Posts Tagged ‘Amy Adams’

American Melancholy

Hillbilly Elegy

Director: Ron Howard

Cast: Amy Adams, Glenn Close, Gabriel Basso, Haley Bennett, Freida Pinto, Owen Asztalos

This film is only available on Netflix

Frost/ Nixon and Rush director Ron Howard brings to life J. D. Vance’s autobiographical tale Hillbilly Elegy to the screen featuring superb performances by Oscar nominees Amy Adams (The Fighter, American Hustle, Vice) and the wonderfully talented Glenn Close (The Wife, Dangerous Liaisons, Albert Nobbs) as mother and daughter. Amy Adams plays the troubled mother Bev, a nurse in Ohio who has a heroin addiction and is trying to keep her young family together, namely her daughter Lindsay played by Haley Bennett (Rules Don’t Apply, The Girl on the Train) and J. D. played by the talented Gabriel Basso (Super 8, The Whole Truth).

Glenn Close plays Bev’s mother and grandmother to her two children, the matriarchal Mamaw who ultimately steps in to raise the young J.D. when he is a boy, the younger version brilliantly played by Owen Asztalos who holds his own in some heart wrenching scenes between Amy Adams and Glenn Close.

The adult J. D. has completed law school at Yale in Connecticut and is about to be interviewed for his first legal appointment as a junior attorney at law. Before he gets to that interview in the prestigious and affluent environment of Yale in Connecticut he has to head back to Middleton in Ohio to deal with his mother Bev, expertly played by Amy Adams who has had a relapse on heroin.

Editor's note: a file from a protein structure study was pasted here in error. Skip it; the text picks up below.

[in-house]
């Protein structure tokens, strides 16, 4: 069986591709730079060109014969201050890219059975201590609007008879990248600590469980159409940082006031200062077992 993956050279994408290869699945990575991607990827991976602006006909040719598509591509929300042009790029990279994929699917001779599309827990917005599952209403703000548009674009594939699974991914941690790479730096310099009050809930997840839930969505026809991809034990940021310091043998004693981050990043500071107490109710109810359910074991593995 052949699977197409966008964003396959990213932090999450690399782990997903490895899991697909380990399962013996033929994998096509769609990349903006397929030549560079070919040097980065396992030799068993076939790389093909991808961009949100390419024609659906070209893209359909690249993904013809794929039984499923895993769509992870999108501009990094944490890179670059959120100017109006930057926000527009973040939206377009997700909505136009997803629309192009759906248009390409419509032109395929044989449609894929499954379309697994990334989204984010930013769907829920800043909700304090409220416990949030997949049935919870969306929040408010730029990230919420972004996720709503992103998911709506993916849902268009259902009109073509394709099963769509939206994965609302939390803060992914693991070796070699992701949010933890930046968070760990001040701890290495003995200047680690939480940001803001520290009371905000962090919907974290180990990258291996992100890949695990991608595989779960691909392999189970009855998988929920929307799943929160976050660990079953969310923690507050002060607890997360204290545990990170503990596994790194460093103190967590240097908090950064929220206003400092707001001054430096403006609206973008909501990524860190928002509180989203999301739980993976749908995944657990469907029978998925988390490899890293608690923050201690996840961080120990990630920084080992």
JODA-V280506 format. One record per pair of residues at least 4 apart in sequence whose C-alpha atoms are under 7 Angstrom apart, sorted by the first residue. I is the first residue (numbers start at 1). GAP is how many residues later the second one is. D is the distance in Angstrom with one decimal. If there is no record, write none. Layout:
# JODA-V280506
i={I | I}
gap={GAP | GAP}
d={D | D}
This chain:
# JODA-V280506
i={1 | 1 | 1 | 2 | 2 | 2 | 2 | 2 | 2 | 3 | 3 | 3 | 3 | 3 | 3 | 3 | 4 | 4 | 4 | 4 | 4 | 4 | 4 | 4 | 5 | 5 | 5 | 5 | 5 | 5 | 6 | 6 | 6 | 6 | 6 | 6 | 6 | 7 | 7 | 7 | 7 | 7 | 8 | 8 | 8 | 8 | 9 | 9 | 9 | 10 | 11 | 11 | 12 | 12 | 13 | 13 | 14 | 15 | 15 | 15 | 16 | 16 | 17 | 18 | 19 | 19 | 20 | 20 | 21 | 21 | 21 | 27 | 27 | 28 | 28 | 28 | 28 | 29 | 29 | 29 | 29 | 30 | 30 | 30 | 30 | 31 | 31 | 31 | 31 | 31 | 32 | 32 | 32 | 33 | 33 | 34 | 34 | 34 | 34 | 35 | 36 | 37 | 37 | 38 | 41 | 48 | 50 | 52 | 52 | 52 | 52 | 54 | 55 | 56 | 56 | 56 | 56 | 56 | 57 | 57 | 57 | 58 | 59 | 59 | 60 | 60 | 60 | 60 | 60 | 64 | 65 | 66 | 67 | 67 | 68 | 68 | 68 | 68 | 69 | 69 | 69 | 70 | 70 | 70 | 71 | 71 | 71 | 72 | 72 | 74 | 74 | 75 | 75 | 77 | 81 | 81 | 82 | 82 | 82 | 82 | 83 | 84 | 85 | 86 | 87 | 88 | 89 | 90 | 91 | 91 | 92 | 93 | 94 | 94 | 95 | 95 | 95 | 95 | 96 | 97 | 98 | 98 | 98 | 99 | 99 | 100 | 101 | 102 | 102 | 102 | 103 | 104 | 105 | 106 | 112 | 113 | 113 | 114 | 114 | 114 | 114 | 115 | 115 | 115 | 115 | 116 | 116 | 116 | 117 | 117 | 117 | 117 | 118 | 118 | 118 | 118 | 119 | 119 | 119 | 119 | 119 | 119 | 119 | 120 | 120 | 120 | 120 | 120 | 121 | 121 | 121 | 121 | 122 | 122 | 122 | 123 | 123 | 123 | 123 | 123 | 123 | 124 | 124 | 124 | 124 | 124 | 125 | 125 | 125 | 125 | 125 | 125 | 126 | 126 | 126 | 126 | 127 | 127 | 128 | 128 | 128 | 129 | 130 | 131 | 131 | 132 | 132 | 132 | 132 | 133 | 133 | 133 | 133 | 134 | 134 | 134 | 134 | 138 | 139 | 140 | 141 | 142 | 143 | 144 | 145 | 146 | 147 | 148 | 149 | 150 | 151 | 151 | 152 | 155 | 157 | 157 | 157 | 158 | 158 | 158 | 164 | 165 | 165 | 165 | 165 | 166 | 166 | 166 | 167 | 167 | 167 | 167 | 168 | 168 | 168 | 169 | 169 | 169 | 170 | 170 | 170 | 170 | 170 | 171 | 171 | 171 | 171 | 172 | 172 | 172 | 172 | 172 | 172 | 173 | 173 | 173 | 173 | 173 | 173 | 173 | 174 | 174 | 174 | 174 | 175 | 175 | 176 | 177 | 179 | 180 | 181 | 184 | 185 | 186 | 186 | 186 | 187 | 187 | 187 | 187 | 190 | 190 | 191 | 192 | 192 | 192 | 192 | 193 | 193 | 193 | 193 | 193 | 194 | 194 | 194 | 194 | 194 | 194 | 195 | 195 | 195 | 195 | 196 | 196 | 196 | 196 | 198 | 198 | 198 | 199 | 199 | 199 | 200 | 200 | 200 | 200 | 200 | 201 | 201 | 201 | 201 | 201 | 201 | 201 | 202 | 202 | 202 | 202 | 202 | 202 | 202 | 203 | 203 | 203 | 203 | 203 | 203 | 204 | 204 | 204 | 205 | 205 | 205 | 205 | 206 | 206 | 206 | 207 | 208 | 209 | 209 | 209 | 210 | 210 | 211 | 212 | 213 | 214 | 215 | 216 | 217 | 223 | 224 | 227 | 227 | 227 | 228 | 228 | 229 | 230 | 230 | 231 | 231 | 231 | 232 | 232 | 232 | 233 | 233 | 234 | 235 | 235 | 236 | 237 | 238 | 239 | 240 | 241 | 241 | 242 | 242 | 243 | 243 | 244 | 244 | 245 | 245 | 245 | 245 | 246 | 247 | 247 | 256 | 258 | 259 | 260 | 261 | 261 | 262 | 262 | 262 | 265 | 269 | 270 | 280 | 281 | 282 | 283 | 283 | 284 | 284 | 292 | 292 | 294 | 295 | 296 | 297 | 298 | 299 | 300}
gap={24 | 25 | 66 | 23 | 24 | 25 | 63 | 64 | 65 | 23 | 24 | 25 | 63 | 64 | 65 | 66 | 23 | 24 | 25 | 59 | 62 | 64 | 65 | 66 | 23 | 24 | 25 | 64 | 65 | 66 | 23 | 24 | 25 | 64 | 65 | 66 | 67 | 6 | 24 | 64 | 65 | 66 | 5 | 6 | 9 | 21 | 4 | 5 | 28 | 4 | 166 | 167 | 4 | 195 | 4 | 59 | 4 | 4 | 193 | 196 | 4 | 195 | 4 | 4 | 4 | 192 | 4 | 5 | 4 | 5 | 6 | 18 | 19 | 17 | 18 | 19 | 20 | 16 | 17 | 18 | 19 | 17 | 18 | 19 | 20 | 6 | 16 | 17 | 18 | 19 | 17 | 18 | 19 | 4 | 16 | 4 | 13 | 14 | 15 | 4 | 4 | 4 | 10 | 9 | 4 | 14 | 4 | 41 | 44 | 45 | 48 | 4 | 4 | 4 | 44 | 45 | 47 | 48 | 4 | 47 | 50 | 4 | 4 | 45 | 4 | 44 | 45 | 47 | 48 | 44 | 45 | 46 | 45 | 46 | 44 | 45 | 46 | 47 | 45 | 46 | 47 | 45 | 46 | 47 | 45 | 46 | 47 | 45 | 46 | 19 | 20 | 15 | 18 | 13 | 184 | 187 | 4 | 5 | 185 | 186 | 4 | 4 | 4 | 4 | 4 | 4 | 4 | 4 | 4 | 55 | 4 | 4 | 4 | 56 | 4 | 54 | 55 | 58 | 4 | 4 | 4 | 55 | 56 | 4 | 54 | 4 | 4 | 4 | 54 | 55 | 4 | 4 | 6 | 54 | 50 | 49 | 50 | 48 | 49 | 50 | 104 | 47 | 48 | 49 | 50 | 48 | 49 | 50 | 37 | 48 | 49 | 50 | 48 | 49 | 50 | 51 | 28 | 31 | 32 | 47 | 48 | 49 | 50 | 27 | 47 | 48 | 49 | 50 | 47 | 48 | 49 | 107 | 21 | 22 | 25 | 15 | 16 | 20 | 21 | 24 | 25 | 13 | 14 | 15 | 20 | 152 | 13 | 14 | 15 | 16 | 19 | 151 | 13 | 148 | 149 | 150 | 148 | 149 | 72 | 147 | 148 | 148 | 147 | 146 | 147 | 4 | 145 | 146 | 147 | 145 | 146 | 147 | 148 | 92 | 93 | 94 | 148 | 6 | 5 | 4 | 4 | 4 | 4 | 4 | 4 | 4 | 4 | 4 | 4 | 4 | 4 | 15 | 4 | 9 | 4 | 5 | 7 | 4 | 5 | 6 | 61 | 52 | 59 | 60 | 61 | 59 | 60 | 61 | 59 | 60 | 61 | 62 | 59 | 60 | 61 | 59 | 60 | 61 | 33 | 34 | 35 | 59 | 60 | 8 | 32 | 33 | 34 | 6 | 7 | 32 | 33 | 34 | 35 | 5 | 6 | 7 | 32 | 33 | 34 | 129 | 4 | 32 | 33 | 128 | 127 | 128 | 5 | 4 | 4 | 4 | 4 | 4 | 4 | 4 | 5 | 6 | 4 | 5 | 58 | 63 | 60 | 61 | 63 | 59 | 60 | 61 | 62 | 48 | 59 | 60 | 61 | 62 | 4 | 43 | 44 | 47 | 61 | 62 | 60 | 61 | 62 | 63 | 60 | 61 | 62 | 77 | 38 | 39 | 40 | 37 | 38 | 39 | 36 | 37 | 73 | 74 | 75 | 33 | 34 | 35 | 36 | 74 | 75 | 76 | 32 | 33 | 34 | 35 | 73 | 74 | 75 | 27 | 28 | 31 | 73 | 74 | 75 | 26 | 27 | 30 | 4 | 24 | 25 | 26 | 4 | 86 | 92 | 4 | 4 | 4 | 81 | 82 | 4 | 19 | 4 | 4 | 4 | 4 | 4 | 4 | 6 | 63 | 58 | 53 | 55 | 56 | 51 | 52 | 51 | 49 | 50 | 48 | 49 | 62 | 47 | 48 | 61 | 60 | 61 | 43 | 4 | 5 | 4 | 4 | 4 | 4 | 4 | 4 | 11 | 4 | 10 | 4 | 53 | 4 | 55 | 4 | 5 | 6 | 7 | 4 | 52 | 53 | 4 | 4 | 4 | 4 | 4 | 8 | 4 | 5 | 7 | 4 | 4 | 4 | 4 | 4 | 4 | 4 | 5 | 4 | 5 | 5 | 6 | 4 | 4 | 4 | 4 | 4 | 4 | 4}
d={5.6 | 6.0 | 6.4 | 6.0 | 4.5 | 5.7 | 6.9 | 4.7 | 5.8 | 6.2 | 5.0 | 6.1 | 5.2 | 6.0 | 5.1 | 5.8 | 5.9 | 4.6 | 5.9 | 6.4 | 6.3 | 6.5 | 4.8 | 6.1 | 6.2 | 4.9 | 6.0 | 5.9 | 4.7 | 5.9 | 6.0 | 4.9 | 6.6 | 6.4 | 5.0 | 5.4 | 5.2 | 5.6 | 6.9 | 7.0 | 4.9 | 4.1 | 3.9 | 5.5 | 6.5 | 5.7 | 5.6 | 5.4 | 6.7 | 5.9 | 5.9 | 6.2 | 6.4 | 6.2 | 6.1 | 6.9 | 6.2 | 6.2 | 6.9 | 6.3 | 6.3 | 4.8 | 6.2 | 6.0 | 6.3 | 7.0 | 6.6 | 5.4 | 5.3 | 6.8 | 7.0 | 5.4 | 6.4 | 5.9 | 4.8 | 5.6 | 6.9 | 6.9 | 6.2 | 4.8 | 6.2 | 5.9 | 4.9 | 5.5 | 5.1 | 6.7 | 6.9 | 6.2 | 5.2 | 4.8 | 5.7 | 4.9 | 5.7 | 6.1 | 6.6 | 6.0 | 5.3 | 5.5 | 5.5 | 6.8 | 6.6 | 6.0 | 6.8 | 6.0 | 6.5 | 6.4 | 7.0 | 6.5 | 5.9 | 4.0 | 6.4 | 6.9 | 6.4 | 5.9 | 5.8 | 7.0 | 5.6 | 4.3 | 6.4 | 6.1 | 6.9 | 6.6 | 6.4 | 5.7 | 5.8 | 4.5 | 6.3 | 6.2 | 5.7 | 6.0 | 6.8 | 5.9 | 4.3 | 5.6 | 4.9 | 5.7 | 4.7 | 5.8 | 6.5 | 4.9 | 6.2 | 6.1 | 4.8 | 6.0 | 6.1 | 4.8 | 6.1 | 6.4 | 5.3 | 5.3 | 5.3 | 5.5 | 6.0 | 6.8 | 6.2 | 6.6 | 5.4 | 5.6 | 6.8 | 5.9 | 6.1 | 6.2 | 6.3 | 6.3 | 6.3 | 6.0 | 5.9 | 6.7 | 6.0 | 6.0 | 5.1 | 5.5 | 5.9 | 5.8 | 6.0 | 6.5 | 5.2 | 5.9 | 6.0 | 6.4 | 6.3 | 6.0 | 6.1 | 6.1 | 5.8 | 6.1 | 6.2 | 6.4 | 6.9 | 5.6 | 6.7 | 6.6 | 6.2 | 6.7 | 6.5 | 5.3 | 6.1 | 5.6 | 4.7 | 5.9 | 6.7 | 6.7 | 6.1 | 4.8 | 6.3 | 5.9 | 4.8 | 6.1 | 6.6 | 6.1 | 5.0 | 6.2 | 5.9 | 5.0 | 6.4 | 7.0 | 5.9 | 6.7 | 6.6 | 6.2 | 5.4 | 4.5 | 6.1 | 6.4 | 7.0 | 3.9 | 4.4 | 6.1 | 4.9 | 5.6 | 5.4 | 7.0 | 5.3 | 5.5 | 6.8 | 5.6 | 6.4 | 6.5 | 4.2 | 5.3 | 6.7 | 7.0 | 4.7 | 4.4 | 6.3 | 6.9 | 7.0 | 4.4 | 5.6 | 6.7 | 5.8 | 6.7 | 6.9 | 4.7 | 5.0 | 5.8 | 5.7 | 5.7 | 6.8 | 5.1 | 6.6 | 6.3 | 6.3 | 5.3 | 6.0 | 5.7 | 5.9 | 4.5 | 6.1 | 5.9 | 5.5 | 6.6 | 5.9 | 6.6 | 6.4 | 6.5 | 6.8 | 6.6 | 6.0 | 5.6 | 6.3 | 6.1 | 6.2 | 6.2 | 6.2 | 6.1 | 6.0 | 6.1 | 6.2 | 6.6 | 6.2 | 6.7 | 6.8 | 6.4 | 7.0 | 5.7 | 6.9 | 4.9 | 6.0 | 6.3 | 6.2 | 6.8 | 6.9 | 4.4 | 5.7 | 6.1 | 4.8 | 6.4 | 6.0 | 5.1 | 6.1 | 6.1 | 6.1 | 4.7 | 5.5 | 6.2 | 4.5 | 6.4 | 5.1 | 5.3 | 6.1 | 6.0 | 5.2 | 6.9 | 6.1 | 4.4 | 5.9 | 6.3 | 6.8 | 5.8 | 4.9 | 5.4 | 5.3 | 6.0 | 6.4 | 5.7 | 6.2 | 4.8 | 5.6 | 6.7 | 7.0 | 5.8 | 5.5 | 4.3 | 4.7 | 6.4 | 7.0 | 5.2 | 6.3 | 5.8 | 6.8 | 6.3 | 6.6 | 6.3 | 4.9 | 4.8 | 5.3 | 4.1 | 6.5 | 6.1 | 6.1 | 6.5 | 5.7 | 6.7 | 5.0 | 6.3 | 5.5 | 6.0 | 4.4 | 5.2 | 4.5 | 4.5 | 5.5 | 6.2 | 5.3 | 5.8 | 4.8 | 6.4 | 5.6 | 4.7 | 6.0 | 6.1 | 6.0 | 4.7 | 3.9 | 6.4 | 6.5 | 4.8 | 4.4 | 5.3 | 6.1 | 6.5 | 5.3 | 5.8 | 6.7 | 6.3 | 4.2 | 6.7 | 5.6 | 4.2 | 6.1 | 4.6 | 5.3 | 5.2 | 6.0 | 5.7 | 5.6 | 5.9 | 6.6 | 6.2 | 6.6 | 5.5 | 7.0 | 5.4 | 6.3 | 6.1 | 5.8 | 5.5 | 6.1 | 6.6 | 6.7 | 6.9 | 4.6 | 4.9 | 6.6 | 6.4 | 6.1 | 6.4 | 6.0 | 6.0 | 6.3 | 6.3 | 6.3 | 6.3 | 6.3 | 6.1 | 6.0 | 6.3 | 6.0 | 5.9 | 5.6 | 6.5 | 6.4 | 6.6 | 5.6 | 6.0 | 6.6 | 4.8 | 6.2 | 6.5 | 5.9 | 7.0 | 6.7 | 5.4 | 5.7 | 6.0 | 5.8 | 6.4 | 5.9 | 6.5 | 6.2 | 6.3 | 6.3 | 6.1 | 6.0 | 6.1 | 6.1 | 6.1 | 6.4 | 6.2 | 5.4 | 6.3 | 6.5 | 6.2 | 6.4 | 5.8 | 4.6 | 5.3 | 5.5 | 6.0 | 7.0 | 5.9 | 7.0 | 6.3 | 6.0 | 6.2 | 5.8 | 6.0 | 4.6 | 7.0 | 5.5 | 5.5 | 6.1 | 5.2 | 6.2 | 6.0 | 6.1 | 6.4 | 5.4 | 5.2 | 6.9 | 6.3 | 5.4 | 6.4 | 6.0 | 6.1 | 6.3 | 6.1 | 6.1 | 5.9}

J. D. doesn’t come from a wealthy family but through his grandmother’s encouragement, he studied hard, worked to pay the bills and got into law school. He was determined to escape the trap of cyclic poverty that his mother and grandmother had been trapped in.

His beautiful girlfriend Usha is back home in Connecticut awaiting for his return and is played by Slumdog Millionaire star Freida Pinto. J. D. has kept the divide between affluent Connecticut and his Hillbilly past very distinctive by not sharing his violent upbringing in Jackson, Kentucky or Middleton, Ohio with Usha.

Hillbilly Elegy is told through a series of childhood flashbacks to a younger J. D. as he had to deal with his mother’s erratic behaviour, which provides some brilliant scenes between Owen Asztalos and experienced Hollywood actresses Glenn Close and Amy Adams.

What makes Glenn Close’s performance as the chain smoking Hillbilly matriarch so brilliant is that she is playing it against type, a struggling grandmother who gets meals on wheels and barely has enough cash to feed her grandson.

Close’s performance is astounding, a far cry from her lavish and equally superb performances in The Wife, as Sunny von Bulow in Reversal of Fortune and her breakout performance as the scheming Marquise de Merteuil in the Oscar winning French drama Dangerous Liaisons. Glenn Close has never won an Oscar and she deserves to win for this supporting performance in Hillbilly Elegy.

Hillbilly Elegy is a melancholic look back at one man’s struggle to lift himself out of poverty and the immense impression his mother and grandmother made on his life and how he overcome his dire circumstances to rise up and join the professional classes while never dismissing his impoverished heritage.

Hillbilly Elegy gets a film rating of 7.5 out of 10 and is recommended viewing for those that love a good family drama.

The Semiotics of Murder

Nocturnal Animals

Director: Tom Ford

Cast: Amy Adams, Jake Gyllenhaal, Armie Hammer, Isla Fisher, Michael Shannon, Ellie Bamber, Aaron Taylor-Johnson, Laura Linney, Andrea Riseborough, Michael Sheen

Retrospective Film Review

Austin Wright’s beautifully written novel Nocturnal Animals originally published in 1993 about a young couple who break up and the ex-husband Edward Morrow writes a startling graphic revenge novel to prove to his ex-wife that he is a brilliant writer came to the big screen in 2016 by stylish director Tom Ford amidst little fanfare except for some adequate recognition by the Hollywood Foreign Press and a cursory glance by the Academy Awards.